Aims and objectives

The aims of our school curriculum are:

to enable all children to learn and develop their skills to the best of their ability;

to promote a positive attitude towards learning, so that children enjoy coming to school, and acquire a solid basis for lifelong learning;

to teach children the basic skills of literacy, numeracy and information communication technology (ICT);

to enable children to be creative and to develop their own thinking;

to teach children about their developing world, including how their environment and society have changed over time;

to help children understand Britain’s cultural heritage and the importance of British values and way of life;

to enable children to be positive citizens in society;

to fulfill all the requirements of the National Curriculum.

to teach children to have an awareness of their own spiritual development, and to understand right from wrong;

to help children understand the importance of truth and fairness, so that they grow up committed to equal opportunities for all;

to enable children to have respect for themselves and high self-esteem, and

to be able to live and work co-operatively with others.

Organisation and planning

We plan our curriculum in three phases. We agree a long-term plan for each key stage. This indicates what topics are to be taught in each term, and to which class. We review our long-term plan on an annual basis. With our medium-term plans, we give clear guidance on the objectives, activities and outcomes expected for each unit of work. Our short-term plans are those that our teachers write on a weekly or daily basis. We use these to set out the learning objectives for each session, and to identify what resources and activities we are going to use in the lesson. Within this teachers will plan differentiation appropriate for the children in the task set in a lesson.

In the Early Years Foundation Stage planning follows the 7 areas of learning and children are assessed against these areas during their time in this stage and at the end in the EY profile. There is careful integration from Pre-School to Lower I and then from the Early Years to Key Stage I in Upper I. We plan the curriculum carefully, so that there is coherence and full coverage of all aspects of the early learning areas, and there is planned progression in all curriculum areas.

At Key Stage 1 and 2 the curriculum places a greater emphasis on the core and foundation subjects and we teach these subjects separately. This means that, for example, a child may concentrate in one term on a history topic, then switch to a greater emphasis on geography in the next term. Over the three terms of the academic year, each child has the opportunity to experience the full range of National Curriculum subjects.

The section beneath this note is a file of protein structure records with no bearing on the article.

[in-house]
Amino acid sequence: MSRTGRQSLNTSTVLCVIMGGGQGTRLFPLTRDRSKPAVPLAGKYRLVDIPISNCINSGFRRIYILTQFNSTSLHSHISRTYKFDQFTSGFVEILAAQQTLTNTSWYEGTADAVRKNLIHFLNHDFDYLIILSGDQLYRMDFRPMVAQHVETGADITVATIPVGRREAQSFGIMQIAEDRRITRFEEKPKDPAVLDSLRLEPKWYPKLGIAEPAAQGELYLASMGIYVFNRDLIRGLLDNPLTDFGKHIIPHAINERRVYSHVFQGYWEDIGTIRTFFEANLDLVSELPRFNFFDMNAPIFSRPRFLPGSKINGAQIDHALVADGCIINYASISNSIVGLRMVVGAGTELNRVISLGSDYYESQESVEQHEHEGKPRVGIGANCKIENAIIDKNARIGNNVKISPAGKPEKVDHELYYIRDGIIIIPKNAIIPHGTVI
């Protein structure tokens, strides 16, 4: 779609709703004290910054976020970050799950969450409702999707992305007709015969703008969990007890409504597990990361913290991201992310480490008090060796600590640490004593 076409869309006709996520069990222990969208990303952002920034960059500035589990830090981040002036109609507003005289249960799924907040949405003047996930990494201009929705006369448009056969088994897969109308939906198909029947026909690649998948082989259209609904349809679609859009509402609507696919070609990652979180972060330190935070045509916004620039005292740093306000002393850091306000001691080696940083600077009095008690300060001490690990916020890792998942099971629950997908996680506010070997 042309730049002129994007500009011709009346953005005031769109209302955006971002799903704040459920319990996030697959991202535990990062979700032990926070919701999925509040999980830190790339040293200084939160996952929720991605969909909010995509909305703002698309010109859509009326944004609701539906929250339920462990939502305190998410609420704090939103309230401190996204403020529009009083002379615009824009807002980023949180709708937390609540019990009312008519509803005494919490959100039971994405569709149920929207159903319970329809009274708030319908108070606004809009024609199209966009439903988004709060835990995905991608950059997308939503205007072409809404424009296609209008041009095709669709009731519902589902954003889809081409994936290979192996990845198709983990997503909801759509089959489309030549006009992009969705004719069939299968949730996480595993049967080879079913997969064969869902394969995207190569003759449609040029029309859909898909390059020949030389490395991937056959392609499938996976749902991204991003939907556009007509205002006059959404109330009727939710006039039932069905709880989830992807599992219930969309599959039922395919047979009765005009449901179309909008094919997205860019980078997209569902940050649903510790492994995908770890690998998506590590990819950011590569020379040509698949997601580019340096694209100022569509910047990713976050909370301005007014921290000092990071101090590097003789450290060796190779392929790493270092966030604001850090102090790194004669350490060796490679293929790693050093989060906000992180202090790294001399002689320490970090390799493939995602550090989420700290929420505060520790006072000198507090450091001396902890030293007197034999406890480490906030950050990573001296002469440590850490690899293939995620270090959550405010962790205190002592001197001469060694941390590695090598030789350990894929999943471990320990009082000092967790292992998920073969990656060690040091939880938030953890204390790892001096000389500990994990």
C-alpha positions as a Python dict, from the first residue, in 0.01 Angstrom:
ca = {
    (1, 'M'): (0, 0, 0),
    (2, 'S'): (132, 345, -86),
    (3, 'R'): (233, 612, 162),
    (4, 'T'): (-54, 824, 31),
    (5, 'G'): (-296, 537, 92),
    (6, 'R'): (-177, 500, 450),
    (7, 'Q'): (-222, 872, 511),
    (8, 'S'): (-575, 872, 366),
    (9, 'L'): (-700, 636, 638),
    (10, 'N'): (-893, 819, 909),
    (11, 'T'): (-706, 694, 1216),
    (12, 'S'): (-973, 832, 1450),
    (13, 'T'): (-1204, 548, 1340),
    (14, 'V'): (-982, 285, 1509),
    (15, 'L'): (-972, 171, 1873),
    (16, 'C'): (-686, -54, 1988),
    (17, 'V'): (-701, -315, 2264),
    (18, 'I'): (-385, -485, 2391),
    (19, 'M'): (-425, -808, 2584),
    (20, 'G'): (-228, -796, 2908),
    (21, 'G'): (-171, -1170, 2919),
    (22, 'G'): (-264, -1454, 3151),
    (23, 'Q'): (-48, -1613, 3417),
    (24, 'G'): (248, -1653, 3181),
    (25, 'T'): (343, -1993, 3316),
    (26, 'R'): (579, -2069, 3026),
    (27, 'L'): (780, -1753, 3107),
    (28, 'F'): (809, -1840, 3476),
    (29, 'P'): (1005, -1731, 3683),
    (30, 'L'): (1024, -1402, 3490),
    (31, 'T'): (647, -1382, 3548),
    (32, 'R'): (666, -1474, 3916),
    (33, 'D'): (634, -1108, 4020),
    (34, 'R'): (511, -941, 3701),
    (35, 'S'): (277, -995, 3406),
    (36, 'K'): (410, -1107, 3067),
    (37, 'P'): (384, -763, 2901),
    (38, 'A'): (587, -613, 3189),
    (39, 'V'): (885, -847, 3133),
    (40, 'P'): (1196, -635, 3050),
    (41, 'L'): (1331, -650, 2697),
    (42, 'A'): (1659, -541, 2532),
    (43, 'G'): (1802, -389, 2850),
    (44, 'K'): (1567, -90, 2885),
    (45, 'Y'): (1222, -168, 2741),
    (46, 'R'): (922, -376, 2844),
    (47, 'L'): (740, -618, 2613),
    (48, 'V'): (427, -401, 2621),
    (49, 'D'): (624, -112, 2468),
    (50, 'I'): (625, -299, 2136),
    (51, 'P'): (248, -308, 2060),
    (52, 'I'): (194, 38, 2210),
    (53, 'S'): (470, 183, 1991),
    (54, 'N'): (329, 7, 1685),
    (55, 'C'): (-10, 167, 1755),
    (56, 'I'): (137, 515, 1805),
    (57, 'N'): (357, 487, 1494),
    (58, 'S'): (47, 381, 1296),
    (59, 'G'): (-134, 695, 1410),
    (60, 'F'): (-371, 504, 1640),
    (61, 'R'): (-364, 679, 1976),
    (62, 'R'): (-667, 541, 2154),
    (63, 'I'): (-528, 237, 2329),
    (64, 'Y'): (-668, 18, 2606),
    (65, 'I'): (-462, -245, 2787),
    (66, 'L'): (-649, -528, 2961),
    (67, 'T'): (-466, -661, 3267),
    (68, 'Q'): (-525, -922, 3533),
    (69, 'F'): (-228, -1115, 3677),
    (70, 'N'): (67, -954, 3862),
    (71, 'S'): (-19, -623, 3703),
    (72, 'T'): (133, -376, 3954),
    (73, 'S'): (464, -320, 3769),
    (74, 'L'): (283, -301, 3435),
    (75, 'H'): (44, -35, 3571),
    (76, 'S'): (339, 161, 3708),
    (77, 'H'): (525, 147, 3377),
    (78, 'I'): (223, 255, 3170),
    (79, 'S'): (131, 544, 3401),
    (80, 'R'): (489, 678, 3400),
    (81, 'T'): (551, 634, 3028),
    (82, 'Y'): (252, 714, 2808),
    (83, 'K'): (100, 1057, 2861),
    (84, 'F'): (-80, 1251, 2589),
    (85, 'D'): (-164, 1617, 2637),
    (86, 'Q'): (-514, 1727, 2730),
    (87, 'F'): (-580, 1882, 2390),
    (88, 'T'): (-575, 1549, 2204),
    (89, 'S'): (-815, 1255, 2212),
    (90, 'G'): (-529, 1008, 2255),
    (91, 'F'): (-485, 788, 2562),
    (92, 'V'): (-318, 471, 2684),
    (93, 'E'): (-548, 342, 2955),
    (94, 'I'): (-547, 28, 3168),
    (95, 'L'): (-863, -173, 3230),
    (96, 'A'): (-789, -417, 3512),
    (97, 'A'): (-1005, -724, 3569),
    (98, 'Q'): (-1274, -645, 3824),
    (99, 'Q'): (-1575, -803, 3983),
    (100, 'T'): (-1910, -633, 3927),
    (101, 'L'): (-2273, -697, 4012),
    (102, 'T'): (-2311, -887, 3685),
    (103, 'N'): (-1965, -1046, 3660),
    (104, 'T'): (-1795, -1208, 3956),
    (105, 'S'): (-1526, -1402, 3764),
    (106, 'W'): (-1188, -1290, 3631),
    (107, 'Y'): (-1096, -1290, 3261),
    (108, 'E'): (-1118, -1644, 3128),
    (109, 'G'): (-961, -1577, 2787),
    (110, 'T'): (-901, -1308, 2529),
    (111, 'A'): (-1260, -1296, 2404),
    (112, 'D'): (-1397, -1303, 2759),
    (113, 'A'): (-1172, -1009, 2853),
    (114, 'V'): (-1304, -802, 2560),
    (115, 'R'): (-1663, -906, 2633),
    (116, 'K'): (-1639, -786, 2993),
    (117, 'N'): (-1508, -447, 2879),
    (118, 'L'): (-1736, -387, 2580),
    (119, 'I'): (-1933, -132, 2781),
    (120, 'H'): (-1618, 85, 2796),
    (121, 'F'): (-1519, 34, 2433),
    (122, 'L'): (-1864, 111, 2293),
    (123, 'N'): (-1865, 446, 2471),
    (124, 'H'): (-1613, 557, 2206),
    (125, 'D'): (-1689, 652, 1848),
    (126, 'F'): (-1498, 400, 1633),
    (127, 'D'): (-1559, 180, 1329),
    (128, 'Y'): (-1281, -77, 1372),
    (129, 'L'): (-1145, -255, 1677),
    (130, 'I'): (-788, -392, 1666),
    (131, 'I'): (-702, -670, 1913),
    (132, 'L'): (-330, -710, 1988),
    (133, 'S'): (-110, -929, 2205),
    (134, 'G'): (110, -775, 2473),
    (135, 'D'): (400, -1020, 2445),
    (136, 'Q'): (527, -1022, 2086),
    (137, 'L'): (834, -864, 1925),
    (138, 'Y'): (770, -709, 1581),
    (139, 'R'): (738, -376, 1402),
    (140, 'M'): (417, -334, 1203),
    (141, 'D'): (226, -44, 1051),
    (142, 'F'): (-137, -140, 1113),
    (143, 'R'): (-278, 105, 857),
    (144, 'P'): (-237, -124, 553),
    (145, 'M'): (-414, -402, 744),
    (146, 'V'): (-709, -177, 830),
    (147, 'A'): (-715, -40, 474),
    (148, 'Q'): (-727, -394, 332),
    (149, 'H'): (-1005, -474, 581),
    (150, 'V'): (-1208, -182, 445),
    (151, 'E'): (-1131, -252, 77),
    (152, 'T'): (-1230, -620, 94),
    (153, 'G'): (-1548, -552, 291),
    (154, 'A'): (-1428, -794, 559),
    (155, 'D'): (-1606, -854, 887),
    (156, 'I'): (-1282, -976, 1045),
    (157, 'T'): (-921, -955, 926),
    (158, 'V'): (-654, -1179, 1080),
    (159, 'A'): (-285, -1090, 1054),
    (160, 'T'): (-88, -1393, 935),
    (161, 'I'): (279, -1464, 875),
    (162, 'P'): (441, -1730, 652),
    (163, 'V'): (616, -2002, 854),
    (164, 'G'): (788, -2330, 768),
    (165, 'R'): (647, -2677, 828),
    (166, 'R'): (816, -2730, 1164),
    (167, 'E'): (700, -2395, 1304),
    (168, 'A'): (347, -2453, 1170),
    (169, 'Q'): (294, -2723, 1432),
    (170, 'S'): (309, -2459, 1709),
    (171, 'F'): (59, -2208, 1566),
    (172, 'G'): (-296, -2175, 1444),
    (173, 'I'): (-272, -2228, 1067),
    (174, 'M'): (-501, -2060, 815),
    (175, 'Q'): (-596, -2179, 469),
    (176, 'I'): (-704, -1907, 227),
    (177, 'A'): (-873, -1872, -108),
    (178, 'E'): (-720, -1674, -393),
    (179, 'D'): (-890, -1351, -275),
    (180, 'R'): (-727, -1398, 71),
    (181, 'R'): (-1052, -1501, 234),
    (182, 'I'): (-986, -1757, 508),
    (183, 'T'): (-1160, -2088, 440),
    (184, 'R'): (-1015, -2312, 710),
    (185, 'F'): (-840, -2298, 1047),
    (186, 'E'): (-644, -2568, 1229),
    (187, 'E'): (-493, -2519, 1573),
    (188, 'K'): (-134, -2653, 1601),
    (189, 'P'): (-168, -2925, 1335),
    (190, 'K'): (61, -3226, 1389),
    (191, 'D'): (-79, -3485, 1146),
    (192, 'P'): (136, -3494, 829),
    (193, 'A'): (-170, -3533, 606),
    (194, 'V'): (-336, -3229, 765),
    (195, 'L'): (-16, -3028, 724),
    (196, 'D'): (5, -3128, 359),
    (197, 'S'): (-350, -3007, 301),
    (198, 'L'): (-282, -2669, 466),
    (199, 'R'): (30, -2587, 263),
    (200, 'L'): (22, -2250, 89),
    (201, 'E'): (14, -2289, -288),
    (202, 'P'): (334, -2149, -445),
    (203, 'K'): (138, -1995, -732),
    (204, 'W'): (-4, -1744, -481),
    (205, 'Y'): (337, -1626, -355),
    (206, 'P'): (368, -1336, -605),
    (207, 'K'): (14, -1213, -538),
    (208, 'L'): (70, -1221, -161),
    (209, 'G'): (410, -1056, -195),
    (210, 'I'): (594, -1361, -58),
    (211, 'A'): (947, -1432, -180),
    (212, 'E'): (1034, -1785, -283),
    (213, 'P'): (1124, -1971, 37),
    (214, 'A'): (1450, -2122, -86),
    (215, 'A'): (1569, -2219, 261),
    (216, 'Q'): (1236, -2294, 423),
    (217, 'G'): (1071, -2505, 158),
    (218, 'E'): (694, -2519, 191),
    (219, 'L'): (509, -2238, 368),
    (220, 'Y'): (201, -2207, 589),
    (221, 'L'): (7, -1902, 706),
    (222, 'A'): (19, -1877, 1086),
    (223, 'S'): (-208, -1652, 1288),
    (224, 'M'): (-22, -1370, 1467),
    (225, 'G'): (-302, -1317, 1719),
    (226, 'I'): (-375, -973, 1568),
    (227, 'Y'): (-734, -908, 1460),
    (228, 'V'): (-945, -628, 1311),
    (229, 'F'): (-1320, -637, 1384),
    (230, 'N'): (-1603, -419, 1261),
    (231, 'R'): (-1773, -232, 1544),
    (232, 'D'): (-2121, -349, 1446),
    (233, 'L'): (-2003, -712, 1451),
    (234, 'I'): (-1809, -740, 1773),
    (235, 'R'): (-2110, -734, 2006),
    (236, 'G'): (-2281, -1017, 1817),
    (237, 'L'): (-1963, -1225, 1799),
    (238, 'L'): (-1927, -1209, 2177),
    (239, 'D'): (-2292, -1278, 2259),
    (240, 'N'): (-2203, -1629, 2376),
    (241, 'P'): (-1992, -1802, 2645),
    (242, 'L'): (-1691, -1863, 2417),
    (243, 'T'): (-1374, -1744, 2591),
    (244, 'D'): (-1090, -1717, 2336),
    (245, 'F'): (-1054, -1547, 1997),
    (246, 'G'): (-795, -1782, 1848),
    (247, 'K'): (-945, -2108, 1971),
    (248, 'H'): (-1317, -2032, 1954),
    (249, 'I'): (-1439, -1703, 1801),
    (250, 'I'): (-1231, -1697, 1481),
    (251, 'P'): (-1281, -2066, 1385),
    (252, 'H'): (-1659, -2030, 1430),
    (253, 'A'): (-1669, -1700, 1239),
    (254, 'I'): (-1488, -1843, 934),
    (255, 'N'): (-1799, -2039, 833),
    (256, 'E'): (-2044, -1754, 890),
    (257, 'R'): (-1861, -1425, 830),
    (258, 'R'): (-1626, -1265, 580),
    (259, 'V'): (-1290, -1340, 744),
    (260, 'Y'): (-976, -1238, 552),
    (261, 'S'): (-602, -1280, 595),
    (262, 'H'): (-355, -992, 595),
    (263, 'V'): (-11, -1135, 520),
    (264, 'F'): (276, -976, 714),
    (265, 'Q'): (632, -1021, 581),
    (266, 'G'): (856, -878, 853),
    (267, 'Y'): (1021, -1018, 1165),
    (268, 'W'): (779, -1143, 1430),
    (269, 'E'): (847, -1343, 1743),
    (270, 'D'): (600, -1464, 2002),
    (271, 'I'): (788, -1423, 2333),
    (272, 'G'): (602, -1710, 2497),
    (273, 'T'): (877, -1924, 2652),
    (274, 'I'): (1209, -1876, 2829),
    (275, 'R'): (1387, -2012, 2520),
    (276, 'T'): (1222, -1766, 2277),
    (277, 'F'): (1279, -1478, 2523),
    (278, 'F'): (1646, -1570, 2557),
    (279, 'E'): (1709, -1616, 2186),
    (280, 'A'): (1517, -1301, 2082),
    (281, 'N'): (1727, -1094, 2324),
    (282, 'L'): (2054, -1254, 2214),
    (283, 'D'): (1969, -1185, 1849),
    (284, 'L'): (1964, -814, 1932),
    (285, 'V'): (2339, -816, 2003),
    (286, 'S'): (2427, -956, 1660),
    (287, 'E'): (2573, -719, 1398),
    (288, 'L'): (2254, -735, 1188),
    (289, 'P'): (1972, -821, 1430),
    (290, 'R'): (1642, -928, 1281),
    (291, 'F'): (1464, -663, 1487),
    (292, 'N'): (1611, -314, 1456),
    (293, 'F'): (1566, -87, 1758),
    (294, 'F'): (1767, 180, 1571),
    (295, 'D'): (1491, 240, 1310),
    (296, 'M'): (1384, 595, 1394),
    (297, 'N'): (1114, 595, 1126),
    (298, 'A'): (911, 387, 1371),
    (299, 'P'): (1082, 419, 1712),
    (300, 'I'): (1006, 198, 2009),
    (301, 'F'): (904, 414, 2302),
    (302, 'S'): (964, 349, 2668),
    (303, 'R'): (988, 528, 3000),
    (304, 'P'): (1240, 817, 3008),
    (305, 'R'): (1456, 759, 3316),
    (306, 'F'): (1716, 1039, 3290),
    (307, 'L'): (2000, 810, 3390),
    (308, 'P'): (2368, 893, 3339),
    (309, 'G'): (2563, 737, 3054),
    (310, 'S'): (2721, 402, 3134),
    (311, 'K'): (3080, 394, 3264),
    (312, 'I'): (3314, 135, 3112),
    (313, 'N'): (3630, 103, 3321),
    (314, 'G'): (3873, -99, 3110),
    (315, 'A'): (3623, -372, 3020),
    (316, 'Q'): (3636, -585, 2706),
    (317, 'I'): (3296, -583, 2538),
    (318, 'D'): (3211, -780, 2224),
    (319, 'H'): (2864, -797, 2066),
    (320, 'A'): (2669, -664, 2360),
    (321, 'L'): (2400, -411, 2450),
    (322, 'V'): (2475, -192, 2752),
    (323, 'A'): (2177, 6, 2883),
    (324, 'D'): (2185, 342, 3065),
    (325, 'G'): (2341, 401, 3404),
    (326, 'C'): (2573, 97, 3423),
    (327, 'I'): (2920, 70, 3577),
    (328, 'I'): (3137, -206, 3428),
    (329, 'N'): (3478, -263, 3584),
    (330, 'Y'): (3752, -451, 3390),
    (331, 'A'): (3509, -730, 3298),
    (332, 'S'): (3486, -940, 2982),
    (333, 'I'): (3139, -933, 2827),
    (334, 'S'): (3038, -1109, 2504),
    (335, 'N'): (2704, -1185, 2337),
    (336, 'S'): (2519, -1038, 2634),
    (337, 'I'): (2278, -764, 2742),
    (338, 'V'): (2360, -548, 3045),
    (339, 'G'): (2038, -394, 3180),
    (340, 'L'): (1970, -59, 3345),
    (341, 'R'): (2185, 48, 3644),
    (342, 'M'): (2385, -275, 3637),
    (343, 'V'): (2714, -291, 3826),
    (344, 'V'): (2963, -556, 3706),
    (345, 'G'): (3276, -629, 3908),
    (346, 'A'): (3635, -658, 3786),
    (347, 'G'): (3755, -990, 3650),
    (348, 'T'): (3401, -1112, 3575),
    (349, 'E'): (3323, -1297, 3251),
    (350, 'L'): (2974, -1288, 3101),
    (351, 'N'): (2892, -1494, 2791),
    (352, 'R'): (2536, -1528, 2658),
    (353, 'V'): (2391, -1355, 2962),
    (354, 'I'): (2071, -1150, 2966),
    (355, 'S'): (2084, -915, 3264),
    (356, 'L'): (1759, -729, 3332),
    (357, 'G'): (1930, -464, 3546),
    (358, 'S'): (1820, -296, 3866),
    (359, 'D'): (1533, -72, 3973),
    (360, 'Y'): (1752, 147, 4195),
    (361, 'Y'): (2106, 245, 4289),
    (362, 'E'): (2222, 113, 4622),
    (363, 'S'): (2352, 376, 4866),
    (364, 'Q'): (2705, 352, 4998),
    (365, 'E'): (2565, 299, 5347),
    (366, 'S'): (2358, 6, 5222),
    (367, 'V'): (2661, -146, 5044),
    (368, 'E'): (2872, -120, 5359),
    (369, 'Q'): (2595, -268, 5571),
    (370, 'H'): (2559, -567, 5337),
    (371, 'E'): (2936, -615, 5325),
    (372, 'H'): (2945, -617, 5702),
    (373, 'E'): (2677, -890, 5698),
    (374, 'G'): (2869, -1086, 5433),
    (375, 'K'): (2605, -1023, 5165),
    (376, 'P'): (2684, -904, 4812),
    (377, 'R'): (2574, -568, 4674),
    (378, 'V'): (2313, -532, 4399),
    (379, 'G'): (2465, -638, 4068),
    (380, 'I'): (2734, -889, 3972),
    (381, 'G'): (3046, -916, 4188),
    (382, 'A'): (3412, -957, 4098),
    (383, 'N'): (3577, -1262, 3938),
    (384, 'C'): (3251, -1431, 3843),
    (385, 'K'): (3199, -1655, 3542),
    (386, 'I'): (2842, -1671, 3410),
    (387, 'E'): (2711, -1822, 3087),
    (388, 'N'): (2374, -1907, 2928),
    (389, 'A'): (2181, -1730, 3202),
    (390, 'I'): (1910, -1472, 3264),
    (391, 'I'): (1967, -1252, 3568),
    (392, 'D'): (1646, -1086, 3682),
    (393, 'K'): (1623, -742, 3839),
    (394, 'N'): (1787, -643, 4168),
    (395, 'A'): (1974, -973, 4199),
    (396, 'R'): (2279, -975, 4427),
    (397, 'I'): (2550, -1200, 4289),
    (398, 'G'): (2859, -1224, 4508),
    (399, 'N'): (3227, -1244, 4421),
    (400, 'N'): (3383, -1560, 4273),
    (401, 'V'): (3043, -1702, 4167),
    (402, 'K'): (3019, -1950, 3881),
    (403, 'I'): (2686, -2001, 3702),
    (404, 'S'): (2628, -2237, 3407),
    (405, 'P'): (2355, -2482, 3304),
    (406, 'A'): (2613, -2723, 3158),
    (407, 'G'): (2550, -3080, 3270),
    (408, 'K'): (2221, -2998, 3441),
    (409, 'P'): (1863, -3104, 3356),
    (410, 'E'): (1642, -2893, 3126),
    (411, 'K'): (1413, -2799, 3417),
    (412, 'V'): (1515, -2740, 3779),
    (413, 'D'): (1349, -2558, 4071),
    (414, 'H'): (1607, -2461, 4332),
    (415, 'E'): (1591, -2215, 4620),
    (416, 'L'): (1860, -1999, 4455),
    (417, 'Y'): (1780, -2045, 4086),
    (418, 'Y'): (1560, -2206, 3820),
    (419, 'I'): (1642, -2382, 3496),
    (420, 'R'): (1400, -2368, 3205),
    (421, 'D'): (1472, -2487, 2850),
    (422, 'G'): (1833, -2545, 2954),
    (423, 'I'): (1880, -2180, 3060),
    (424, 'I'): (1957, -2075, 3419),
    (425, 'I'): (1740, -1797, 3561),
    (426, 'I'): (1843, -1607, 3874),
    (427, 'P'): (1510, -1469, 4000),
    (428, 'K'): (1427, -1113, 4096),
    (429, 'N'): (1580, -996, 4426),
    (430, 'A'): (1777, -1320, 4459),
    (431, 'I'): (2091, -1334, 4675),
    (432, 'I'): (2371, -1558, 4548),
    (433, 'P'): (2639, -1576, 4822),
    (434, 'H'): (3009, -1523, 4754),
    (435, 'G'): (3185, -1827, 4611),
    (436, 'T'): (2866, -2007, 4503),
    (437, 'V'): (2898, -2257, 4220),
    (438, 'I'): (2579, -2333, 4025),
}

Each subject has its own policy. The policies for mathematics, English, history, geography and science and other subjects detail the aims and objectives for each one together with the amount of time dedicated to them and the resources available. These policies are kept with the Scheme of Work and are available on request. All policies and schemes are kept in the staff room and each teacher keeps a copy of those relevant to their class in the classroom.

It is the role of each subject leader to keep up to date with developments in their subject, at both national and local level. They review the way the subject is taught in the school and plan for improvement. This development planning links to whole-school objectives. Each subject leader reviews the curriculum plans for their subject, ensures that there is full coverage of the National Curriculum and that progression is planned into schemes of work.

PHSEE has an important role in the School and is taught through timetabled lessons, assemblies, charity work, church visits, parent input amongst others. A scheme of work and policy is available in the staff room and class relevant schemes are kept in the classroom. The scheme reflects the school ethos and encourages respect for other people especially in regard to the protected characteristics in the 2010 Act.

The PSHEE scheme was altered in 2015 to giver greater emphasis to the importance of promoting British values and to extend the economic education of pupils.

PSED and CL are aspects of the Early Years education as set out in the Early Years Scheme.